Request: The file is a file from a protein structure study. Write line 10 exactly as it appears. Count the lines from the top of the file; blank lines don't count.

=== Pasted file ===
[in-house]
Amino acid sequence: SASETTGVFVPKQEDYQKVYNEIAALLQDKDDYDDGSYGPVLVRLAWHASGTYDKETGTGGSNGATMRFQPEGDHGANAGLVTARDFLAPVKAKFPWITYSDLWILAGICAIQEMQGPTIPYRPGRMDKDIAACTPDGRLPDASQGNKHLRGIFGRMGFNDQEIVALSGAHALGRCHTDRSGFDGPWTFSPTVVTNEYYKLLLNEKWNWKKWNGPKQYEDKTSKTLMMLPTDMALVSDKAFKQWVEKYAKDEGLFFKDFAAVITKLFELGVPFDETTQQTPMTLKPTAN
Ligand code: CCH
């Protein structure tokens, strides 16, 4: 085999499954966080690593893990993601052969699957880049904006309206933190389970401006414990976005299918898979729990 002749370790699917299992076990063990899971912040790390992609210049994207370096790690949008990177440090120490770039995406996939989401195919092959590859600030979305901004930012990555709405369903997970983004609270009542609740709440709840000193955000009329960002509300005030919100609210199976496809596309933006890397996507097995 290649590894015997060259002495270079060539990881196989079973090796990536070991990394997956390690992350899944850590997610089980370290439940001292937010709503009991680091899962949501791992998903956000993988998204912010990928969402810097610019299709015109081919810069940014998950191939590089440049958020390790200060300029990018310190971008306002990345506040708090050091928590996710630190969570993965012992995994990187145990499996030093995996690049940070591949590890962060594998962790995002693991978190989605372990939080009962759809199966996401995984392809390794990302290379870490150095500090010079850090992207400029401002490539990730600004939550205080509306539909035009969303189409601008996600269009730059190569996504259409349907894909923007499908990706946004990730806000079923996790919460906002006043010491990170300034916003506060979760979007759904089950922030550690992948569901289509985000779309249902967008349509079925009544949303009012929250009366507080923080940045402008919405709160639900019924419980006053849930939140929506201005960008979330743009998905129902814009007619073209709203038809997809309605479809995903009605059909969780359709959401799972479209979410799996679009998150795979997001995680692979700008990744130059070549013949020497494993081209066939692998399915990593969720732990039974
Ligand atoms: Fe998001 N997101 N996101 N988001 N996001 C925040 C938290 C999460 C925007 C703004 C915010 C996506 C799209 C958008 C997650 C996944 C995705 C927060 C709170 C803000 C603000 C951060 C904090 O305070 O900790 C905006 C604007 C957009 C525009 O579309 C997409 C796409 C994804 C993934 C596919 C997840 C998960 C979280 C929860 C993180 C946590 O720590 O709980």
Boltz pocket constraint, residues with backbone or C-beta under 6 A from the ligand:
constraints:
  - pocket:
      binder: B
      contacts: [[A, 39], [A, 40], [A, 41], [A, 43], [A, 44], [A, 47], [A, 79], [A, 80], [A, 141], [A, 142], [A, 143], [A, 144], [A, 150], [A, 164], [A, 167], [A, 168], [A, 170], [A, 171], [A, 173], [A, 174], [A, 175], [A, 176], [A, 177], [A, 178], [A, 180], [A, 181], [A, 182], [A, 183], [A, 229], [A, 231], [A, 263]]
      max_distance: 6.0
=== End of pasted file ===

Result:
      contacts: [[A, 39], [A, 40], [A, 41], [A, 43], [A, 44], [A, 47], [A, 79], [A, 80], [A, 141], [A, 142], [A, 143], [A, 144], [A, 150], [A, 164], [A, 167], [A, 168], [A, 170], [A, 171], [A, 173], [A, 174], [A, 175], [A, 176], [A, 177], [A, 178], [A, 180], [A, 181], [A, 182], [A, 183], [A, 229], [A, 231], [A, 263]]